Twitter

Now That Publicists Control Interviews, Let’s Thank Twitter for Revealing Which Celebrities Are Secretly Terrible

Back in 1970, Esquire ran a remarkable Lee Marvin interview, conducted by Roger Ebert. Actually, “conducted” is a bit of a strong word; as was his style in those days, he merely sat back and observed, the piece less a Q&A and more a series of impressions of the man. Marvin, who was drunk when the session began, spends the afternoon drinking more beer, listening to records, groping his girlfriend, joking about his infidelities, and talking shit. It’s a great interview — and the kind of thing you can’t imagine any star doing today. “These days the publicists only want to present the soundbite opportunity,” Ebert said of the piece years later, and he was right. We seldom get the chance to observe actors being, it seems, anything close to their actual selves. Except on Twitter. And that brings us to Jason Biggs, who (in this and many other ways) is no Lee Marvin. … Read More

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Online Harassment and the Cruel Paradox of Being a Woman on Social Media

If you haven’t read Amanda Hess’ “Why Women Aren’t Welcome on the Internet” yet, please do. The Pacific Standard piece is an essential exploration of what it’s like to be a woman online, describing Hess’ experiences with Internet harassment in chilling detail. From the moment a Palm Springs cop naïvely asks the author, “What’s Twitter?,” she builds a convincing case for women’s right to, and need for, more effective protection against people like Twitter user @headlessfemalepig, the latest of Hess’s many online harassers. … Read More

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2013: The Year the Social Media Dam Broke

I feel I have to start with a caveat, and it’s going to sound melodramatic, and it is melodramatic. But when they canceled Enlightened in March I was “done” with popular culture. The rants I could go on were epic. What got me by the throat about the end of Enlightened was that it was the best thing airing and you simply could not get people really talking about it. People get mad when I compare it to Girls, but I do because they were both low-rated shows on the same network, and to an extent were both only ever going to appeal to similar crowds: your bicoastal literary/art nerds. And I could name a single incident in Girls on Twitter and set off an avalanche of commentary, but Enlightened just had to fly solo for the entirety its brief and beautiful life. It wasn’t that the show wasn’t topical in a way that could have made it one of those nightly think piece things: it was about women and corporate greed. And it wasn’t that Enlightened didn’t provide really great personal-essay fodder, because a lot of its episodes posed giant philosophical questions about what it means to be a person in our day and age. It was a little weird and offbeat, but then a lot of more popular things — I’m back at Girls again — are, and they survive. … Read More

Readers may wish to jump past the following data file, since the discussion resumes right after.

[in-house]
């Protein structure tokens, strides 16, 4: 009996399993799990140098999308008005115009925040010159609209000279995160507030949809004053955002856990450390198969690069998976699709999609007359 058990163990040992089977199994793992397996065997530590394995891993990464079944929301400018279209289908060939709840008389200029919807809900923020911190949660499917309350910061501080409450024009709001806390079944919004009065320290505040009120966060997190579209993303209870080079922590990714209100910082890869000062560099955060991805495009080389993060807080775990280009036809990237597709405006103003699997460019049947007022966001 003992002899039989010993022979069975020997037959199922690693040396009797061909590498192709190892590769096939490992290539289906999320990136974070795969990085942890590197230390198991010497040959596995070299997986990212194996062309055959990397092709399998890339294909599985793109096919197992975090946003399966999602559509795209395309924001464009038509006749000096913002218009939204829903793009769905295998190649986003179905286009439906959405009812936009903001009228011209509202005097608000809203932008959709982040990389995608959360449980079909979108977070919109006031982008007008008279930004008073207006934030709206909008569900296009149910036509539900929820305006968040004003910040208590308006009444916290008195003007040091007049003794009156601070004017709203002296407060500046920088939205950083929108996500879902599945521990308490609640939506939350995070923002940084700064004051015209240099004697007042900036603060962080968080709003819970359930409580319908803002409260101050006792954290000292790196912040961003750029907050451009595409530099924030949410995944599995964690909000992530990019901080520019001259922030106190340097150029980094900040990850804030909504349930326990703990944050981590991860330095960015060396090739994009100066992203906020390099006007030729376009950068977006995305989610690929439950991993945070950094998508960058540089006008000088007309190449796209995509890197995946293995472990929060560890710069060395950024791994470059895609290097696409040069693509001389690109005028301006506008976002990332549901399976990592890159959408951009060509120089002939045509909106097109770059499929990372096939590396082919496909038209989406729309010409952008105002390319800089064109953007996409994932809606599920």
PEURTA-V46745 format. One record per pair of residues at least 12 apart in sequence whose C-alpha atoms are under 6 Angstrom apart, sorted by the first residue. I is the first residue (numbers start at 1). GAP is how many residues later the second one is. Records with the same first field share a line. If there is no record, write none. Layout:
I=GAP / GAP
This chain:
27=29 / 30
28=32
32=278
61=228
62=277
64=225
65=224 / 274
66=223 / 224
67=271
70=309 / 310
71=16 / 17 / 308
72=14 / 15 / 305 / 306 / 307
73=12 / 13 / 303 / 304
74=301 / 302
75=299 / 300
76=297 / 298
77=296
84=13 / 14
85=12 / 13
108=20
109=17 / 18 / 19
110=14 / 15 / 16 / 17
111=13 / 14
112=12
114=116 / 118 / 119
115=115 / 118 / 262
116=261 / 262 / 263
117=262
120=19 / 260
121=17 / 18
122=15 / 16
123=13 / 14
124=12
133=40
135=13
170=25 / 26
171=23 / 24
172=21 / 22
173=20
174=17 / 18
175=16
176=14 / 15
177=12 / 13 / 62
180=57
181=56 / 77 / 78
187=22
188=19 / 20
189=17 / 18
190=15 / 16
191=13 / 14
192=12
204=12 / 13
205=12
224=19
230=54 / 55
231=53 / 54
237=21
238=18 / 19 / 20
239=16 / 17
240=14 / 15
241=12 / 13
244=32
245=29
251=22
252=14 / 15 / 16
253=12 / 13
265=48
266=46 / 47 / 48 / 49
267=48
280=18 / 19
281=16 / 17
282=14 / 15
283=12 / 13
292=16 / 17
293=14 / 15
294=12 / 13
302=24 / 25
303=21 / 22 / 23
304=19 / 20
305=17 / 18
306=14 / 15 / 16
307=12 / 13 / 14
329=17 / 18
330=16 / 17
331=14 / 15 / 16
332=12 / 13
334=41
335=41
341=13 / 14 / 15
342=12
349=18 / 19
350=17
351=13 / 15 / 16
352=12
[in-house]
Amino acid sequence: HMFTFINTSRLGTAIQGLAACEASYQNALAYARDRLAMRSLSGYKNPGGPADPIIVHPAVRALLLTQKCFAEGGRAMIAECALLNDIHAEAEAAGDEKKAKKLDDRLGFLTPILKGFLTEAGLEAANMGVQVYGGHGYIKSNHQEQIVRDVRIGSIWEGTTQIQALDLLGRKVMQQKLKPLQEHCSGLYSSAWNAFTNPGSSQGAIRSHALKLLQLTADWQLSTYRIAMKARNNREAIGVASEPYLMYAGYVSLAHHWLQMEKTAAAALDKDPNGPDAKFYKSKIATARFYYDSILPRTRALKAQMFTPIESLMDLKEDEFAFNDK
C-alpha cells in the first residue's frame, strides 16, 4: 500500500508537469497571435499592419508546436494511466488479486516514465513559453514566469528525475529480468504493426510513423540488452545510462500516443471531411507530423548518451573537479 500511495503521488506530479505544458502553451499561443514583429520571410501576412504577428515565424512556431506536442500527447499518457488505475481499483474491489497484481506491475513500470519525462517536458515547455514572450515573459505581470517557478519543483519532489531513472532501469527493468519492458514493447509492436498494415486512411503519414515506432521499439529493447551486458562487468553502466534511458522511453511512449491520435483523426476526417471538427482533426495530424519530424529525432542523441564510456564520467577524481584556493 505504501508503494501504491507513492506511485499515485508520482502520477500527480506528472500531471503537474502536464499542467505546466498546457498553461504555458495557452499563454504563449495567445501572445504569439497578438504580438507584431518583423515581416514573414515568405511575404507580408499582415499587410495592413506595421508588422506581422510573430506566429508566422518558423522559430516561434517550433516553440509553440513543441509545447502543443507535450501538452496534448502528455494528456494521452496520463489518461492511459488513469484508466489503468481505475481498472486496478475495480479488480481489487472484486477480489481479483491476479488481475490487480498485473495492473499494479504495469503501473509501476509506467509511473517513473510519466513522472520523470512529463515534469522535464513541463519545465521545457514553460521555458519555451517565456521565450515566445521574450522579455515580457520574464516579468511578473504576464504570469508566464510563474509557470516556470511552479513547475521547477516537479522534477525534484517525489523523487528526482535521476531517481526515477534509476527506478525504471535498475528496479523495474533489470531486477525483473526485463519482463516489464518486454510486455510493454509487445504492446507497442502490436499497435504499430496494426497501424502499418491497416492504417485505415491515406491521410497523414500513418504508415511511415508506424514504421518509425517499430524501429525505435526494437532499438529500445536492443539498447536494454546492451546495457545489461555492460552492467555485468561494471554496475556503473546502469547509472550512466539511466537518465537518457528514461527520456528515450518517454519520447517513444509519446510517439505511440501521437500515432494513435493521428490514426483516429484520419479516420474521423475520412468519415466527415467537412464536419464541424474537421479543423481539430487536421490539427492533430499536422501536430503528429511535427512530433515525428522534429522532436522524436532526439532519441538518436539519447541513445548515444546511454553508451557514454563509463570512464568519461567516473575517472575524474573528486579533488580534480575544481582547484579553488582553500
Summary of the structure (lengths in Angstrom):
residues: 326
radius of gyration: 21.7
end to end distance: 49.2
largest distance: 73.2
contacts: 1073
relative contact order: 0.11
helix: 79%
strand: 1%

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(Almost) No One Is Reading Your Tweets

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What Did Our Outrage at Justine Sacco Actually Accomplish?

It’s hard to write about the Justine Sacco saga without sounding somehow self-righteous and high-handed — which is appropriate, perhaps, given that that was the prevailing mood on Friday, a day on which no one was particularly keen to do anything at work and everyone was delighted to have a good old-fashioned Twitter storm to distract them. Sacco’s bewilderingly ill-advised tweet about AIDS was, in a quintessentially 21st-century way, the big story of the weekend — no mean feat, considering the last three days have seen the ongoing saga of Vladimir Putin’s compulsory “amnesty,” the specter of civil war in South Sudan, an ongoing purge in North Korea, and the arrival of the deadline to sign up for Obamacare. But shit, that stuff is difficult. It’s much easier just to pile on some random on the Internet. … Read More